Before applying any product on the surface, inspect the conditions. Where needed remove mould and contamination from the surface and let the surface dry.

Regarding product preparation, some coatings must be diluted with water or solvent. Stick to the advice; for too thin paint may lead to problems such as poor flow. Also, if you applying a 2K system, bare in mind that the coating dries fast once the components are mixed.

Application conditions

Even if the coating is carefully chosen and the surface is appropriately prepared, there is still a risk to ruin it. Sometimes the single reason for a coating failure lays on the application. It is always advisable to follow the product specific instructions to avoid any inconvenience. The three environmental factors that may affect the application are:

  • Humidity
  • Temperature
  • Wind

Firstly, make sure to stick to the application temperature given. Applying coatings in too warm environment may lead to the coating drying too soon. This for its part causes imperfections on the surface. Too low temperatures for their part may lead to poor adherence resulting in peeling or flaking. Another factor to consider is the humidity of air before, during and after application. This has to do with adherence and drying of the coating. If the substrate is not completely dry, the paint is not likely to adhere ideally. Additionally, the damp substrate may lead to fading, leaching or peeling.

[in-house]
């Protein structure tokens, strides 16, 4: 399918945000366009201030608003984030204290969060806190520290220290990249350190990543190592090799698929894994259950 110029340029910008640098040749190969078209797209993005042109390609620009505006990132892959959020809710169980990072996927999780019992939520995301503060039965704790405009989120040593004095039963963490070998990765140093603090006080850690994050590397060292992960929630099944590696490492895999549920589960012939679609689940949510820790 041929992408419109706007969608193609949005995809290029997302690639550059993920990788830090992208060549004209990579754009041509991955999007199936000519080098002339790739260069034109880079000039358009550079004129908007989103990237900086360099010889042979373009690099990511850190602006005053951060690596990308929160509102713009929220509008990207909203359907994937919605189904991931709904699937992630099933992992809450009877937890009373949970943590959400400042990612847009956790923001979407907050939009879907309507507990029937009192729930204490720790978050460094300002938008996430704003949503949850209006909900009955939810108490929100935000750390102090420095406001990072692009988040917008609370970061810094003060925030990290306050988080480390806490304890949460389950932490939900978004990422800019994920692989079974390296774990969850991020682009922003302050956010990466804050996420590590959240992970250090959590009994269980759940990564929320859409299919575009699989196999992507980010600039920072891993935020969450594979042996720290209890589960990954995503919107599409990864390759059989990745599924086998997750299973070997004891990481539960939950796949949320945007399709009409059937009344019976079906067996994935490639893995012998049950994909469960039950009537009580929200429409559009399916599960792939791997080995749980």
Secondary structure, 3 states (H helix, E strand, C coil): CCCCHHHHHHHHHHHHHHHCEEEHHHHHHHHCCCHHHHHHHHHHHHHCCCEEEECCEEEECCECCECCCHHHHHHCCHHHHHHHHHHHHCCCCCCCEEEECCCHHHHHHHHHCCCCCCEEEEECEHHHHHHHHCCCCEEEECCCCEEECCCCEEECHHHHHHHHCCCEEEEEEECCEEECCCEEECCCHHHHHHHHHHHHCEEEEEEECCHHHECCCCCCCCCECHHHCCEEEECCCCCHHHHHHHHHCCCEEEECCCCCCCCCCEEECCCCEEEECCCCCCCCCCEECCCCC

It is also important to make sure that the nearly dry coating layer stays out of rain until it is completely dry. When it comes to wind, its absence is beneficial for the coating job. Hard wind may be problematic especially when applying thick layers; for it can make the surface unequal. Also thinner layers may suffer from wind due to the fact that it carries dust, seeds and other unwelcome particles on the substrate.